It’s hard to overstate the pivotal role that Mayor Menino played in the Institute’s creation.  By the end of his first term in office, he was already attracting national attention for his efforts to improve outcomes for children, youth and families. His efforts to quell youth violence – dubbed “the Boston Miracle” when more than two years passed in the mid-1990’s without a single youth homicide in the city – contributed greatly to the stream of city officials heading to Boston’s City Hall in search of guidance and advice. The Mayor was flattered by the attention, but also knew that he and his staff could not possibly serve as the “go-to” place on best practice for the entire country.

In response, Mayor Menino spent two years leading an NLC task force to examine the topic, developing the concept of an Institute focused on children and families, and raising start-up funds to ensure that the effort got off the ground. It simply would not have happened without his leadership and hard work.

And what a difference the YEF Institute has made. Over the course of 14 years, it has provided practical help and advice to hundreds of cities of all sizes and in every region of the United States. The YEF Institute has grown from an idea to a staff of 25, an expansion made possible by a strong reputation and track record that has attracted cumulative investments of more than $42 million from national foundations and other sources.

So much work remains to be done. The challenges facing mayors and other city leaders are enormous, and they have been exacerbated by a pattern of retrenchment and funding cuts at both federal and state levels. Municipal leaders largely understand that they will have to find or craft their own solutions within their communities, in many instances relying only upon existing resources.

That’s why it’s more important than ever for city officials to build upon lessons learned, replicating or adapting successful approaches while doing everything they can to avoid repeating mistakes that have already been made elsewhere.

I’m so excited and honored to be a part of this new chapter in NLC’s proud and storied history. New and emerging work in areas of health, early learning, postsecondary success, financial inclusion and connecting children to nature will keep the YEF Institute at the cutting edge of municipal initiatives that seek to improve outcomes for children, youth and families. And success in improving these outcomes is a key ingredient for the continued strength and vitality of America’s cities and towns in the years ahead.

CJohnson_Headshot_HiResAbout the Author: Clifford Johnson is the Executive Director of NLC’s Institute for Youth, Education, and Families.

40 Years Later, Why Advocating for CDBG Still Matters

This is the fifth post in NLC’s 90th Anniversary series.

"Gerald Ford speaking into microphones, 9 Aug 1974" by O'Halloran, Thomas J., photographer.Leffler, Warren K., photographer.

“Gerald Ford speaking into microphones, Aug 1974” by O’Halloran, Thomas J., photographer.

The Community Development Block Grant Program (CDBG) turns 40 this August, marking an important milestone for the National League of Cities (NLC) and other stakeholders. To observe the occasion, NLC has teamed up with the co-chairs of the Congressional Urban Caucus, Representatives Chaka Fattah (D-PA) and Michael Turner (R-OH), to support H.Res. 668, Supporting the goals and ideals of the Community Development Block Grant program. Additional cosponsors are welcome, and you can help.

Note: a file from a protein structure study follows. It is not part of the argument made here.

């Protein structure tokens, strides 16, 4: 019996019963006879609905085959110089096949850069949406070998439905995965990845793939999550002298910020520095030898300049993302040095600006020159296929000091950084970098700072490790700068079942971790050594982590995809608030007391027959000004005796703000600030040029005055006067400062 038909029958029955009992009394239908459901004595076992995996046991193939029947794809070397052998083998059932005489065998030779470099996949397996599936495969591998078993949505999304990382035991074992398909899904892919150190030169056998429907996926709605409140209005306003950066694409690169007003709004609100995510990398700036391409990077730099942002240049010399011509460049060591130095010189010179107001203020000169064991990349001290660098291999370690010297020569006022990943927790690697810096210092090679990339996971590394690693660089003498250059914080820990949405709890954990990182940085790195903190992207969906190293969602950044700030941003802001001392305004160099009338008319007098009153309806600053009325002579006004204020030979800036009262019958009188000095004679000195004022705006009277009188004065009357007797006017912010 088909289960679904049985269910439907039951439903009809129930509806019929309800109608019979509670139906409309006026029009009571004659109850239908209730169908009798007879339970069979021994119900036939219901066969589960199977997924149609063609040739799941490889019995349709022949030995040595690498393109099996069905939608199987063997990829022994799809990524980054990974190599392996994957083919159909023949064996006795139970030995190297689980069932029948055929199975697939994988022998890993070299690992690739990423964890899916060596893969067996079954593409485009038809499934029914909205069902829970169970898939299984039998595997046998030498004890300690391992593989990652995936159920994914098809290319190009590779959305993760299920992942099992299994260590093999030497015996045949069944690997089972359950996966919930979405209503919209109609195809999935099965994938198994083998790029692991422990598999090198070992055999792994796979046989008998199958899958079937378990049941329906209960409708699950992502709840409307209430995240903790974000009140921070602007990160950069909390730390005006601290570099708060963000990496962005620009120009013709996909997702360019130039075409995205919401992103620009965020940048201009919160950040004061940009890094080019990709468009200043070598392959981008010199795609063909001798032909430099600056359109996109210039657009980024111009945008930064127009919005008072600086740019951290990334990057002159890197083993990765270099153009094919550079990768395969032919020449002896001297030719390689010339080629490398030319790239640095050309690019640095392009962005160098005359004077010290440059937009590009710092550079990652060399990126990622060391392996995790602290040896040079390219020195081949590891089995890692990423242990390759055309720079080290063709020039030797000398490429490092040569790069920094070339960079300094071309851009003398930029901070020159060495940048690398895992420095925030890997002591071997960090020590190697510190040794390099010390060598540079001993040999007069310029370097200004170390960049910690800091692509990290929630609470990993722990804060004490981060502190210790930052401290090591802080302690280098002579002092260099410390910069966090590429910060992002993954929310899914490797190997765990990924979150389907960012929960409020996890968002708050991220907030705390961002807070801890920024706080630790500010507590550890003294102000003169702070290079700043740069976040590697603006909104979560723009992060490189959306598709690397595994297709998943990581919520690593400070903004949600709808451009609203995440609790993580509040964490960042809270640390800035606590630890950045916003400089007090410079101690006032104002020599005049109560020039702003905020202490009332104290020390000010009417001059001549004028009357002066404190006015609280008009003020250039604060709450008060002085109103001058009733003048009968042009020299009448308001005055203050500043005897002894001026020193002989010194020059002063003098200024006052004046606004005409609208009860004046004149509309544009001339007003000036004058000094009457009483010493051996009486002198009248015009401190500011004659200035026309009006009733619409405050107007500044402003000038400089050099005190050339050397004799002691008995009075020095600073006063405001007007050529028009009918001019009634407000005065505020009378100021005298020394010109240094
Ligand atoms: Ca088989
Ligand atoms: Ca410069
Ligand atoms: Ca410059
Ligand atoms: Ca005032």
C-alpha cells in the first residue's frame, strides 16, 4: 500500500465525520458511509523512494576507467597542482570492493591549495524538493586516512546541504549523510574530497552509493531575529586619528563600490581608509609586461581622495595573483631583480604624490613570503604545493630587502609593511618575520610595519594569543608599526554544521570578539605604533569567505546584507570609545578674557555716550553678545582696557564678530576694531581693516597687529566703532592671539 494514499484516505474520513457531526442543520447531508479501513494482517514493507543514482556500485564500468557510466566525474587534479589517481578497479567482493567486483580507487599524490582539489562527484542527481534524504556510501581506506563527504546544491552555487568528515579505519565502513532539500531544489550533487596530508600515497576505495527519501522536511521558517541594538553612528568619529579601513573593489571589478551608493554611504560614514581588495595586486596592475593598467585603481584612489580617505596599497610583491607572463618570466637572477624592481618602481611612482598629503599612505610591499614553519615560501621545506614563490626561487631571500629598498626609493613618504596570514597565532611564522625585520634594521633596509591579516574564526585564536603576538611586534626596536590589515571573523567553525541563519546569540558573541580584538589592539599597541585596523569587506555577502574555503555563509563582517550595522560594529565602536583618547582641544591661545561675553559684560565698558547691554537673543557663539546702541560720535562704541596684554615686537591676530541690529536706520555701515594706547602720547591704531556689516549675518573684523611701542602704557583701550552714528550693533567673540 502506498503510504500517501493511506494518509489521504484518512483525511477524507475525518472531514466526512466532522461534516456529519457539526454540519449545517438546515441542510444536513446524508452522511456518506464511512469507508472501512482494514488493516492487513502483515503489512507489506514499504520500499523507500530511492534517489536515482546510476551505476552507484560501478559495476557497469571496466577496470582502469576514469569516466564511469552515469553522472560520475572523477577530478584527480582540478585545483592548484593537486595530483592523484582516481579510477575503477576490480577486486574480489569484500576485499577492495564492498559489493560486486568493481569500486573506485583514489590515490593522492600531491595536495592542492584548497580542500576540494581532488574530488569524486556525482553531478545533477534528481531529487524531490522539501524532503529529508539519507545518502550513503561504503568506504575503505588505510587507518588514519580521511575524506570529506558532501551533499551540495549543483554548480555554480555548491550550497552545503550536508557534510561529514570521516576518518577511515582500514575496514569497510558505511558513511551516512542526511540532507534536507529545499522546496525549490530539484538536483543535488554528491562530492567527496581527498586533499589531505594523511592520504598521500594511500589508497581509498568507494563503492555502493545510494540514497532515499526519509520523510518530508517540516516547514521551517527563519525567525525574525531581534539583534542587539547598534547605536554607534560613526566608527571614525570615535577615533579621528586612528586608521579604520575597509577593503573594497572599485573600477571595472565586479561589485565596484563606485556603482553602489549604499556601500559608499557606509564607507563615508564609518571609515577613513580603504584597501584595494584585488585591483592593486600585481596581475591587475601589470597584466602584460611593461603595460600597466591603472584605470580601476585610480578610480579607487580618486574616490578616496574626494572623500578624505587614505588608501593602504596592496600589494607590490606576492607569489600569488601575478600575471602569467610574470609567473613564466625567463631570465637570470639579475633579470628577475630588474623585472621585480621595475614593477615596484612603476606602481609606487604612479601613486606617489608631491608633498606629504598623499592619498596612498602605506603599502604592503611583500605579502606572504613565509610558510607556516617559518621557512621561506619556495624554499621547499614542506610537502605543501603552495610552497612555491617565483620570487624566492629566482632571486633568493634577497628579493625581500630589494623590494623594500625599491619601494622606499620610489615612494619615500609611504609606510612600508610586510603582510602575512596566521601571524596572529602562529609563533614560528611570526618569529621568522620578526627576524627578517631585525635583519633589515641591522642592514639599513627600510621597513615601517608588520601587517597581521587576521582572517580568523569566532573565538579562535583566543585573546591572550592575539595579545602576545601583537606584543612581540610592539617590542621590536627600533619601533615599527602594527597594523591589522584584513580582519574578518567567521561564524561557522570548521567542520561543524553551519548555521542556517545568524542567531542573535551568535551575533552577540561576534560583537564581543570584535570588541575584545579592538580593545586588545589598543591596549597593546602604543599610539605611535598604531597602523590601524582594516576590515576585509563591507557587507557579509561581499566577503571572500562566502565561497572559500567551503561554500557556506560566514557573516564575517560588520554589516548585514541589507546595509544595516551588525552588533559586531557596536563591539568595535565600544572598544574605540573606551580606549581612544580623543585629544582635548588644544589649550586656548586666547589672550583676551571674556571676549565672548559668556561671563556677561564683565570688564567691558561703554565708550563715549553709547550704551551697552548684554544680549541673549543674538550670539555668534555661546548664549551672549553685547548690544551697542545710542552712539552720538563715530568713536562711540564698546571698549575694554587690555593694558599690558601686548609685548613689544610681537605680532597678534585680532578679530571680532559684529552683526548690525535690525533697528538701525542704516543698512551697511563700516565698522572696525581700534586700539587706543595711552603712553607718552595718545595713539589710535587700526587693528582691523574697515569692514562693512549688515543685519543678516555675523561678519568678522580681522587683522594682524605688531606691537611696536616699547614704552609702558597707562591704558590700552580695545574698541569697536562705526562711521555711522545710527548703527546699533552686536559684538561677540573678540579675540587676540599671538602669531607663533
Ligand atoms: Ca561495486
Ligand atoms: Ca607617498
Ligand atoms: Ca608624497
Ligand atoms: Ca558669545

The 40th Anniversary of CDBG is also an opportunity to reflect on how NLC’s views of the program have evolved over successive legislative campaigns. NLC has been a champion of CDBG from the very beginning, when President Gerald Ford enacted the program by signing the Housing and Community Development Act on August 22, 1974.

In the intervening years, NLC has led numerous campaigns to turn back efforts to weaken or eliminate the program. Although campaigns to “Save CDBG” have been successful thanks to the advocacy of thousands of local elected officials, NLC has taken a more nuanced view of legislative proposals regarding program flexibility over CDBG’s 40 year history.

CDBG was conceived and enacted in the 1970’s, following significant social upheaval and ongoing disparities within cities and towns. The program replaced 7 previous federal programs – Urban Renewal, Model Cities, Water and Sewer Facilities, Open Spaces, Neighborhood Facilities, Rehabilitation Loans and Public Facility Loans[1]. NLC advocated in support of the consolidation and rallied support for the new CDBG program[2].  There were many reasons for this, but two stand out.

First, many of the programs CDBG replaced, like Urban Renewal, had become racially divisive within communities and highly politicized within Congress. Second, CDBG replaced several highly targeted programs with one flexible program that provided local officials with a greater degree of local control over federal funds. Upon signing the bill, President Ford expressed this second reason by saying “this bill will help return power from the banks of the Potomac to people in their own communities. Decisions will be made at the local level.”